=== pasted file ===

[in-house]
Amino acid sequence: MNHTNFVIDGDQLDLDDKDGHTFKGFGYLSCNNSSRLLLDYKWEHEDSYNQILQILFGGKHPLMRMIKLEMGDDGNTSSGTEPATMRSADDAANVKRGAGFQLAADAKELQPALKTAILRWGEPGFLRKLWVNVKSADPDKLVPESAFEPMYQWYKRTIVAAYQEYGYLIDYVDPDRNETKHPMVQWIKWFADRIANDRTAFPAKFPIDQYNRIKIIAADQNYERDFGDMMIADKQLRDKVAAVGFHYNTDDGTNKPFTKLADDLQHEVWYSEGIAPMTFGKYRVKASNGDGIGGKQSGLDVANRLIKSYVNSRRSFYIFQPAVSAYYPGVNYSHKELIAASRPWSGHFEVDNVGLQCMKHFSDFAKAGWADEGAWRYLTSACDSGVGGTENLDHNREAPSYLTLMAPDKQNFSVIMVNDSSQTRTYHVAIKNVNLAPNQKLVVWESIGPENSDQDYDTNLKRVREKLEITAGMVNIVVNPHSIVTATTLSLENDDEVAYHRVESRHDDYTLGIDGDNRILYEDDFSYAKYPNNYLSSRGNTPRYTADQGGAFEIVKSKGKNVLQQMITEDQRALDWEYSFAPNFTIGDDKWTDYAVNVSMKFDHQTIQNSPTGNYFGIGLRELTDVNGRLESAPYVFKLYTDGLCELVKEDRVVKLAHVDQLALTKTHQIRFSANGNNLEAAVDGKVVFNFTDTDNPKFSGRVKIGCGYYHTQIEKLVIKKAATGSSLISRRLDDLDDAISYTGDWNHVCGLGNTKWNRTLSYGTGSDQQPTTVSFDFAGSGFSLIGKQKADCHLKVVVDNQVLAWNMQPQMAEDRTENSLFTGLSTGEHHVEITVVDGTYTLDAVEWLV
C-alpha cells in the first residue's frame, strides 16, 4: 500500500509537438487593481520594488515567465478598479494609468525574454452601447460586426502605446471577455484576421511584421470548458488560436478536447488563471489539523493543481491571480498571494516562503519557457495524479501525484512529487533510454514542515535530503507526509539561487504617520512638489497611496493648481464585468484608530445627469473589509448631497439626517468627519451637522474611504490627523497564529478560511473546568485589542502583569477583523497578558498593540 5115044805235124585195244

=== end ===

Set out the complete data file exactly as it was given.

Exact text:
[in-house]
Amino acid sequence: MNHTNFVIDGDQLDLDDKDGHTFKGFGYLSCNNSSRLLLDYKWEHEDSYNQILQILFGGKHPLMRMIKLEMGDDGNTSSGTEPATMRSADDAANVKRGAGFQLAADAKELQPALKTAILRWGEPGFLRKLWVNVKSADPDKLVPESAFEPMYQWYKRTIVAAYQEYGYLIDYVDPDRNETKHPMVQWIKWFADRIANDRTAFPAKFPIDQYNRIKIIAADQNYERDFGDMMIADKQLRDKVAAVGFHYNTDDGTNKPFTKLADDLQHEVWYSEGIAPMTFGKYRVKASNGDGIGGKQSGLDVANRLIKSYVNSRRSFYIFQPAVSAYYPGVNYSHKELIAASRPWSGHFEVDNVGLQCMKHFSDFAKAGWADEGAWRYLTSACDSGVGGTENLDHNREAPSYLTLMAPDKQNFSVIMVNDSSQTRTYHVAIKNVNLAPNQKLVVWESIGPENSDQDYDTNLKRVREKLEITAGMVNIVVNPHSIVTATTLSLENDDEVAYHRVESRHDDYTLGIDGDNRILYEDDFSYAKYPNNYLSSRGNTPRYTADQGGAFEIVKSKGKNVLQQMITEDQRALDWEYSFAPNFTIGDDKWTDYAVNVSMKFDHQTIQNSPTGNYFGIGLRELTDVNGRLESAPYVFKLYTDGLCELVKEDRVVKLAHVDQLALTKTHQIRFSANGNNLEAAVDGKVVFNFTDTDNPKFSGRVKIGCGYYHTQIEKLVIKKAATGSSLISRRLDDLDDAISYTGDWNHVCGLGNTKWNRTLSYGTGSDQQPTTVSFDFAGSGFSLIGKQKADCHLKVVVDNQVLAWNMQPQMAEDRTENSLFTGLSTGEHHVEITVVDGTYTLDAVEWLV
C-alpha cells in the first residue's frame, strides 16, 4: 500500500509537438487593481520594488515567465478598479494609468525574454452601447460586426502605446471577455484576421511584421470548458488560436478536447488563471489539523493543481491571480498571494516562503519557457495524479501525484512529487533510454514542515535530503507526509539561487504617520512638489497611496493648481464585468484608530445627469473589509448631497439626517468627519451637522474611504490627523497564529478560511473546568485589542502583569477583523497578558498593540 5115044805235124585195244